Embrace the Tachrichim
Mourning cloths and Judaism
A Jewish funeral generally involves many rituals, laws and customs that are based on the Torah. There are four different types of Judaism: Orthodox, Conservative, Reconstructionist, and Reformed, and the funeral traditions differ between each of them.
The Jewish faith believes that one should embrace life. Unlike other religions, Judaism does not define a specific afterlife. They believe in the immortality of the soul, the world to come and the resurrection of the dead, leading a reverent life will help the soul in death.
These beliefs remain important in Orthodox and conservative Jewish cultures, but some traditional practices have changed under Reform Judaism.
The mourning cloths
‘Lewaja’ stands for the entire Jewish funeral. This Jewish custom stems from the following thought: “One comes into the world empty-handed and one leaves the earth empty-handed.” The same principle also applies to the mourning cloth.
Jewish people are humble at death and generally choose the most natural way to return to Earth. We have mourning cloths made of 100% natural materials especially for the Jewish community. That is why a cotton seed or molton mourning cloth is a perfect cloth to be laid out in, the cloth is unbleached, sturdy and has a clean appearance. Such a natural and sober funeral is at the top!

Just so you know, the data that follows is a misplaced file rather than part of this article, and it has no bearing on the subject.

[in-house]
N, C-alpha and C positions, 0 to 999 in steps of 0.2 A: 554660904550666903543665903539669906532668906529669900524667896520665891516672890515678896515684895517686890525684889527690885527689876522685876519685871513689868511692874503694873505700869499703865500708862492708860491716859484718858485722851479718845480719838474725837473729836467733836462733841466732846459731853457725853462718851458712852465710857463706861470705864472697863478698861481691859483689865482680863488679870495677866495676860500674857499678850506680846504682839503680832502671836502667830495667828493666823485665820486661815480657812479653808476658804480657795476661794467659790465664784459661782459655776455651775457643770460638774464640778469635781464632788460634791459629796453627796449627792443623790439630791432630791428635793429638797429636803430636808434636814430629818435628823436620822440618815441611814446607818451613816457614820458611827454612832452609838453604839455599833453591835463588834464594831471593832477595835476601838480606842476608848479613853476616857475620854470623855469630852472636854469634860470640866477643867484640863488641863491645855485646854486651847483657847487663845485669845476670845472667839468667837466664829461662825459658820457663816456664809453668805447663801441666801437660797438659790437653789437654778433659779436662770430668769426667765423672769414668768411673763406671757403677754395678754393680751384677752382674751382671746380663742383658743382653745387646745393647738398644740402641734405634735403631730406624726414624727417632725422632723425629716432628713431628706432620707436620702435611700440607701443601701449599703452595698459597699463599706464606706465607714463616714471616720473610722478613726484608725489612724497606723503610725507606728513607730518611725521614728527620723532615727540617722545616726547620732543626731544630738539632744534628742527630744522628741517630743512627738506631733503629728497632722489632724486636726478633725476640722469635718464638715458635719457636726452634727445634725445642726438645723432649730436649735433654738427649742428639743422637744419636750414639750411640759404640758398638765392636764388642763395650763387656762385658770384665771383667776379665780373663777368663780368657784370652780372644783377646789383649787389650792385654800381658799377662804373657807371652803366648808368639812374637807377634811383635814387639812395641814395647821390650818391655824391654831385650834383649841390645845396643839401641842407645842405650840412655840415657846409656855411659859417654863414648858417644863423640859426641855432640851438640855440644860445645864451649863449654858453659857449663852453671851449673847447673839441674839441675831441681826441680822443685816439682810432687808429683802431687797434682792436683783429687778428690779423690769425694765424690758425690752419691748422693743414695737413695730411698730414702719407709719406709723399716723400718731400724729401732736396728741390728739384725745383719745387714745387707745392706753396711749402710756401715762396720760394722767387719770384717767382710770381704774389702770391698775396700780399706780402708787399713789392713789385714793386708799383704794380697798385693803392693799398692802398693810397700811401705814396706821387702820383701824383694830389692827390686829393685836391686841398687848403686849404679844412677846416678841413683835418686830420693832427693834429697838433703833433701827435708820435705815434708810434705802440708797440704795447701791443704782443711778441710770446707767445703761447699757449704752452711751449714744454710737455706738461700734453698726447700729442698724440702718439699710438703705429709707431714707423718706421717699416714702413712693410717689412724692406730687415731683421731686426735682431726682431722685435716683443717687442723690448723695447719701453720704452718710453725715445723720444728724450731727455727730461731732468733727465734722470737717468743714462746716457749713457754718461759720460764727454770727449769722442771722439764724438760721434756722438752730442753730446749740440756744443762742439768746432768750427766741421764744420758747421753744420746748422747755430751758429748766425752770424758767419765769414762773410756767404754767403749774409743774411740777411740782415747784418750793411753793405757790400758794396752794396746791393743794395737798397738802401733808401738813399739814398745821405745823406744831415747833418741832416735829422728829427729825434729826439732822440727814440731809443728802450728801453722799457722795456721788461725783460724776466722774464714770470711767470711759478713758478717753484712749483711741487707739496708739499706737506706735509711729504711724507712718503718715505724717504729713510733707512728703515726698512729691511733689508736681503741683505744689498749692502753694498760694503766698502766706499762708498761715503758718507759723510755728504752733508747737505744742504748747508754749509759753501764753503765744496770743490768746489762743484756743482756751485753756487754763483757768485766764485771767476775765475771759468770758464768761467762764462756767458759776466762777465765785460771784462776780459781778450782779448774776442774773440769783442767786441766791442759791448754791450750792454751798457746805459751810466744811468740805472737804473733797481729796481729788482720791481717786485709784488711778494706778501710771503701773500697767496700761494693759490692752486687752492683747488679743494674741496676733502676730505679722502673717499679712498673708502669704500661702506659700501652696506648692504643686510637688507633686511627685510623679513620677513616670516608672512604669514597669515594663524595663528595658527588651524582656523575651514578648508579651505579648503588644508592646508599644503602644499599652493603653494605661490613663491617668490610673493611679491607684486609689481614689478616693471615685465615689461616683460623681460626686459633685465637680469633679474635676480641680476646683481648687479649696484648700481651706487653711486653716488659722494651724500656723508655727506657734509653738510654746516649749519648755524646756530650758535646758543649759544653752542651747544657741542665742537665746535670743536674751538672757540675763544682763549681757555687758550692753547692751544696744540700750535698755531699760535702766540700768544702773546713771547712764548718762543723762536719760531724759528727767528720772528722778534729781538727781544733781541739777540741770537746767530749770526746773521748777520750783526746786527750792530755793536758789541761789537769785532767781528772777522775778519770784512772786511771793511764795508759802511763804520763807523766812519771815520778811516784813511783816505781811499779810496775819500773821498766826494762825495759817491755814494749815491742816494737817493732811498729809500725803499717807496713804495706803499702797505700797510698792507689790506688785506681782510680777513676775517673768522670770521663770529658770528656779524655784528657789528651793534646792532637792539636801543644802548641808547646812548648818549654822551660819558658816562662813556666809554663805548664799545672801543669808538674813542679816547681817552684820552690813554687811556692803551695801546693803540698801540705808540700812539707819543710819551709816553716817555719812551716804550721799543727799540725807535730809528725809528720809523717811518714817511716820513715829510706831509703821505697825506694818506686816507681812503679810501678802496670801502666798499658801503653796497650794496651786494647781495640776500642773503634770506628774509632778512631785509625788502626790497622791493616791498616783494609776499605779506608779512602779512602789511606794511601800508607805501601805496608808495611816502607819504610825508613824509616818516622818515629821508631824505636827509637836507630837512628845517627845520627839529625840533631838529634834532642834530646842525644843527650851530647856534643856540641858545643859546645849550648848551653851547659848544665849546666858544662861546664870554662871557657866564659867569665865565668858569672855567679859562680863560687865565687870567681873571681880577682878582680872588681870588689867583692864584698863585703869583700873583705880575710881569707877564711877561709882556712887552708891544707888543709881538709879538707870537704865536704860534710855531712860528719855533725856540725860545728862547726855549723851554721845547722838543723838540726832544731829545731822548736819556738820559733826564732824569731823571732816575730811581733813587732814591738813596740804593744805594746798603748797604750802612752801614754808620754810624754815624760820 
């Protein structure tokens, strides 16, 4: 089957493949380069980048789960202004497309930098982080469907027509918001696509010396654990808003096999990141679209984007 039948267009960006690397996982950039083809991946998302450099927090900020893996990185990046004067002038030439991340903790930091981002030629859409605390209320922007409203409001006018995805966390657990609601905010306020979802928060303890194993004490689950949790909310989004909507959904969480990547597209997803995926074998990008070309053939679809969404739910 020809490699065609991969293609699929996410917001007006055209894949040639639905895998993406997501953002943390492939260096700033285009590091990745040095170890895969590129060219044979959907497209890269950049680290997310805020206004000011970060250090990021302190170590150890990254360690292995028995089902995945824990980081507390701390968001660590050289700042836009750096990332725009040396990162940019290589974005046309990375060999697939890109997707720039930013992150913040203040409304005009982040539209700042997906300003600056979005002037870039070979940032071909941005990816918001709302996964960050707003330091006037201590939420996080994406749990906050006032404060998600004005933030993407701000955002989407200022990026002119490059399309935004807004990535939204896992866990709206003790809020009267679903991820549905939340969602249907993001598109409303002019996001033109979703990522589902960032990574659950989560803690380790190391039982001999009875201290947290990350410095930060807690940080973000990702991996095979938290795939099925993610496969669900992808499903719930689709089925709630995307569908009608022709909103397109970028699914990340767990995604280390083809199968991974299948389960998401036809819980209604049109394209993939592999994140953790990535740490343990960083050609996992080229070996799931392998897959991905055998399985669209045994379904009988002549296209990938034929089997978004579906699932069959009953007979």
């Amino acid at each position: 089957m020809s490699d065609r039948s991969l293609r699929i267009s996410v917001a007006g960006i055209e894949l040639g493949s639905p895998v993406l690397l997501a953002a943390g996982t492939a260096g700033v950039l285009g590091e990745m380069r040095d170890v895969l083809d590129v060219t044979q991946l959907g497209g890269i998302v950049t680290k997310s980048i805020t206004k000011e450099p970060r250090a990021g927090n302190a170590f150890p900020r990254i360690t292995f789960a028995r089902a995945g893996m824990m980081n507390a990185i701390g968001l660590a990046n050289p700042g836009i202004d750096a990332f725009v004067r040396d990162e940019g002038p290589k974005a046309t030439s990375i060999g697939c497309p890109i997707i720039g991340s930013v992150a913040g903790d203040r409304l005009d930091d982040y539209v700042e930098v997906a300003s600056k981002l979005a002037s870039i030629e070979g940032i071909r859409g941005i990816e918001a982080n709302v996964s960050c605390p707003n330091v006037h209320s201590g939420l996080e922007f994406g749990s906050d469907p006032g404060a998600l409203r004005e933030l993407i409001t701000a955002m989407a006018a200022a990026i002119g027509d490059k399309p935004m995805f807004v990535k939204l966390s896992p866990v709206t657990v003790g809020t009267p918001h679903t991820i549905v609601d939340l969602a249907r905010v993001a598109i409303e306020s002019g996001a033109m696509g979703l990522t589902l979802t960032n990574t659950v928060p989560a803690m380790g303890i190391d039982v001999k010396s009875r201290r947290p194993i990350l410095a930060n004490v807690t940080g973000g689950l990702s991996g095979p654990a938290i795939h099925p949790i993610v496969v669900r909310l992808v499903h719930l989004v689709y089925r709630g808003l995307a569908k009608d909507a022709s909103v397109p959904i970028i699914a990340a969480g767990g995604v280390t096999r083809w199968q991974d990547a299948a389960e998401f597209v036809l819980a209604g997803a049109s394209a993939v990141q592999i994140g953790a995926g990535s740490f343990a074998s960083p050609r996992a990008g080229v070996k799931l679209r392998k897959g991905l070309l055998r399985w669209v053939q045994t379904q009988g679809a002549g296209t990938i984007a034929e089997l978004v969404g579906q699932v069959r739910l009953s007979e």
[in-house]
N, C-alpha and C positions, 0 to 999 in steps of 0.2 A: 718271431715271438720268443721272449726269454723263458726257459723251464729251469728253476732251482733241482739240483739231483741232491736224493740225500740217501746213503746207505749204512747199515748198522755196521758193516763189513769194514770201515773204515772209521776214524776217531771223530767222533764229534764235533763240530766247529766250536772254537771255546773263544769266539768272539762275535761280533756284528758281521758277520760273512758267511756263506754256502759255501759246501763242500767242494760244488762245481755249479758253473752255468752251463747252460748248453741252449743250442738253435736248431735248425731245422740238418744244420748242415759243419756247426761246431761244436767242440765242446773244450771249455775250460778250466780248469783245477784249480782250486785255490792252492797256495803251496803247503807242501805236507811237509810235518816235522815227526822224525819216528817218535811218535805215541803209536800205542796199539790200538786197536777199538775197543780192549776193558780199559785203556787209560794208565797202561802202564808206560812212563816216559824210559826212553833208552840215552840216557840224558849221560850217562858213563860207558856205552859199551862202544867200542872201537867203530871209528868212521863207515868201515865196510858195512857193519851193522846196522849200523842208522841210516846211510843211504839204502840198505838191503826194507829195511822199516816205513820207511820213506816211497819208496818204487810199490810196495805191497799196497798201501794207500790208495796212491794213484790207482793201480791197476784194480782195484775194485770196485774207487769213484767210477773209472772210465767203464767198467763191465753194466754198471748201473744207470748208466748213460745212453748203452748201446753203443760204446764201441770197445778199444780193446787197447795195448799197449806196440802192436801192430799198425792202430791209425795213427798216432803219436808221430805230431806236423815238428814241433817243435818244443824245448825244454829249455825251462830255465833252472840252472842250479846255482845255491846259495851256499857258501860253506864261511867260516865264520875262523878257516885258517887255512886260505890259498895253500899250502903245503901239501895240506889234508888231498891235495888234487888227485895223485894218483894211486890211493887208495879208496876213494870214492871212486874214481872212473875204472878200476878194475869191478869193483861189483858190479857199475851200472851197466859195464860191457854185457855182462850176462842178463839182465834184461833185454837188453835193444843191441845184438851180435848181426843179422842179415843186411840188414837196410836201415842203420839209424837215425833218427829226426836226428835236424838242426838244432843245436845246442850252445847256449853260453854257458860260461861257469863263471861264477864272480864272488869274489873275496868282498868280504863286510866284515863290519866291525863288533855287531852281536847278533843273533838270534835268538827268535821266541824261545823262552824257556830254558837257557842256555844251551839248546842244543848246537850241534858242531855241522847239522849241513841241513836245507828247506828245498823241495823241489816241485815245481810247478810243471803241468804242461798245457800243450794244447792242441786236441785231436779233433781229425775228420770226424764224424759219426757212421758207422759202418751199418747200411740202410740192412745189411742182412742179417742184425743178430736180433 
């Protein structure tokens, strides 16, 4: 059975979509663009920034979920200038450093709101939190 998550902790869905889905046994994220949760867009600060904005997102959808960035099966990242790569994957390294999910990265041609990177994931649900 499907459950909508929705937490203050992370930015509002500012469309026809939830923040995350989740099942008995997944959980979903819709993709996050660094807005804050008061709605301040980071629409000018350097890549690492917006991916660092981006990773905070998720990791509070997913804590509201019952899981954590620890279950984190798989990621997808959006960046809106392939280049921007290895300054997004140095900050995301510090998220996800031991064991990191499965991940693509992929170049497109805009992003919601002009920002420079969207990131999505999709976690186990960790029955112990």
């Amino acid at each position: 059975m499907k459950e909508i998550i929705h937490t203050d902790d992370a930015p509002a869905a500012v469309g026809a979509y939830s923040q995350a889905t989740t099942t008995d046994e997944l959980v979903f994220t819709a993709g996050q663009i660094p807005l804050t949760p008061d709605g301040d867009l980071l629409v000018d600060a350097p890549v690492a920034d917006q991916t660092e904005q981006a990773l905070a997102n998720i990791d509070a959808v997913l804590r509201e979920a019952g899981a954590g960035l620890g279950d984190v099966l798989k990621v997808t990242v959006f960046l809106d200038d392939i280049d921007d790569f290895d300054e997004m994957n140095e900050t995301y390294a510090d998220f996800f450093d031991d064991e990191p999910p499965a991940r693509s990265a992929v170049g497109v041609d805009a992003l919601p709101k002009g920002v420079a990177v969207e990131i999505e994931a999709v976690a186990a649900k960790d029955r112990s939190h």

Exception and holidays
Saturday is considered a holy day among Jews and therefore funerals never take place on the Sabbath. In addition, funeral services do not take place on Jewish holidays. These include Purim the lotus festival, Rosh Hashanah the Jewish New Year, Yom Kippur Day of Atonement.
How does a Jewish funeral go?
A traditional Jewish funeral takes place within 24 hours of the time of death, as it is a sign of respect for the deceased. Many modern funeral services will take place later so that friends and relatives can all attend. There is no public viewing of the loved one.
A typical Jewish funeral goes like this
– mourners come together
– Keriah, the ritual, tearing the black ribbon
– Entrance chapel
– Narrations and prayers
– The family of the deceased leaves the chapel
– Then the deceased leaves the chapel
– Funeral procession to the cemetery
– Accompanied to the grave
– Prayers and lowering the coffin
– Funeral ceremony and prayers
– The Mourner’s Kaddish, a memorial prayer.
– Cover the loved one with soil
Did you know
– There are never flowers or music at a Jewish funeral? This goes hand in hand with the idea that we came to Earth without stuff.
– There is always thought or prayer being done. Arriving at the tomb, the porters lower the deceased and the family throws three shovels of sand on the coffin and pronounces the following sentence: “The dust returns to the earth from which it originated; however, the soul returns to God. who gave her.”
– In most Jewish cemeteries the deceased is buried towards the Temple of Jerusalem? They do this because the resurrection of the dead begins in Jerusalem.
– as a sign of mourning, a tear is made in a garment of the relatives most involved before the funeral. This derives from the moment when the patriarch Jacob, upon hearing the news that his son Joseph had been mauled by a wild animal, tore a piece of clothing. Now most will have a black ribbon pinned on them and tear it up.
– Stones are placed in Jewish cemeteries? By placing a stone, the relatives show that she has visited the grave and commemorated the deceased. The origin of this custom dates back to the time when the Jewish people led a Nomadic existence.